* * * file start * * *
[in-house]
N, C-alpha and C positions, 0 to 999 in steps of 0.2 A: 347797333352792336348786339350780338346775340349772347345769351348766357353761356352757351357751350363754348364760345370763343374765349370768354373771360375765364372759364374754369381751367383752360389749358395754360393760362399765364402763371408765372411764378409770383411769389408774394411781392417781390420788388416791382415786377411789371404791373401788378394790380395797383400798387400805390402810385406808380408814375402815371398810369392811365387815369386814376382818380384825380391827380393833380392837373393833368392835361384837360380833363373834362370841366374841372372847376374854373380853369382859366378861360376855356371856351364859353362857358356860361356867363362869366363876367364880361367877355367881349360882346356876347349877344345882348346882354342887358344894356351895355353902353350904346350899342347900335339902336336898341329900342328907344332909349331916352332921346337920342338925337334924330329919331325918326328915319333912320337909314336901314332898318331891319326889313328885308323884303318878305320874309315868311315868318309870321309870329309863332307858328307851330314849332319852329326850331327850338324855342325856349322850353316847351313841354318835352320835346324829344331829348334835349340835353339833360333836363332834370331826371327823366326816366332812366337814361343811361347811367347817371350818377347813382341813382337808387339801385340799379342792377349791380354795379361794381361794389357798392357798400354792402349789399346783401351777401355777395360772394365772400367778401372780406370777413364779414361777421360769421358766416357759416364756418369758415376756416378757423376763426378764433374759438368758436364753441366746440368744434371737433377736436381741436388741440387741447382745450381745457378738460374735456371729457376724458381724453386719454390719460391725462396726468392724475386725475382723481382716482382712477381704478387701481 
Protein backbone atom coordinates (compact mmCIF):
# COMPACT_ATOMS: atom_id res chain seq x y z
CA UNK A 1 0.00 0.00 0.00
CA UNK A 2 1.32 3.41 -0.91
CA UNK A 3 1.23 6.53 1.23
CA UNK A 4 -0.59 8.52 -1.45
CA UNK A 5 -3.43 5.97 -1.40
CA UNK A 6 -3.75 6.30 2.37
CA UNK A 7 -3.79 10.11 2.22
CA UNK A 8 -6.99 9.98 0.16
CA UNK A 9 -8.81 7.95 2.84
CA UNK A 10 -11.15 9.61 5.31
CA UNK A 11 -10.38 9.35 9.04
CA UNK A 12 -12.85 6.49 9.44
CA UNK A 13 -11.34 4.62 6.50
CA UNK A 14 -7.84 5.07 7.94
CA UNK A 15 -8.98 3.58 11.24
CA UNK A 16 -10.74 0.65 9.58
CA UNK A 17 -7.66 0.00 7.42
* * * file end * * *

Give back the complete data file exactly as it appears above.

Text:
[in-house]
N, C-alpha and C positions, 0 to 999 in steps of 0.2 A: 347797333352792336348786339350780338346775340349772347345769351348766357353761356352757351357751350363754348364760345370763343374765349370768354373771360375765364372759364374754369381751367383752360389749358395754360393760362399765364402763371408765372411764378409770383411769389408774394411781392417781390420788388416791382415786377411789371404791373401788378394790380395797383400798387400805390402810385406808380408814375402815371398810369392811365387815369386814376382818380384825380391827380393833380392837373393833368392835361384837360380833363373834362370841366374841372372847376374854373380853369382859366378861360376855356371856351364859353362857358356860361356867363362869366363876367364880361367877355367881349360882346356876347349877344345882348346882354342887358344894356351895355353902353350904346350899342347900335339902336336898341329900342328907344332909349331916352332921346337920342338925337334924330329919331325918326328915319333912320337909314336901314332898318331891319326889313328885308323884303318878305320874309315868311315868318309870321309870329309863332307858328307851330314849332319852329326850331327850338324855342325856349322850353316847351313841354318835352320835346324829344331829348334835349340835353339833360333836363332834370331826371327823366326816366332812366337814361343811361347811367347817371350818377347813382341813382337808387339801385340799379342792377349791380354795379361794381361794389357798392357798400354792402349789399346783401351777401355777395360772394365772400367778401372780406370777413364779414361777421360769421358766416357759416364756418369758415376756416378757423376763426378764433374759438368758436364753441366746440368744434371737433377736436381741436388741440387741447382745450381745457378738460374735456371729457376724458381724453386719454390719460391725462396726468392724475386725475382723481382716482382712477381704478387701481 
Protein backbone atom coordinates (compact mmCIF):
# COMPACT_ATOMS: atom_id res chain seq x y z
CA UNK A 1 0.00 0.00 0.00
CA UNK A 2 1.32 3.41 -0.91
CA UNK A 3 1.23 6.53 1.23
CA UNK A 4 -0.59 8.52 -1.45
CA UNK A 5 -3.43 5.97 -1.40
CA UNK A 6 -3.75 6.30 2.37
CA UNK A 7 -3.79 10.11 2.22
CA UNK A 8 -6.99 9.98 0.16
CA UNK A 9 -8.81 7.95 2.84
CA UNK A 10 -11.15 9.61 5.31
CA UNK A 11 -10.38 9.35 9.04
CA UNK A 12 -12.85 6.49 9.44
CA UNK A 13 -11.34 4.62 6.50
CA UNK A 14 -7.84 5.07 7.94
CA UNK A 15 -8.98 3.58 11.24
CA UNK A 16 -10.74 0.65 9.58
CA UNK A 17 -7.66 0.00 7.42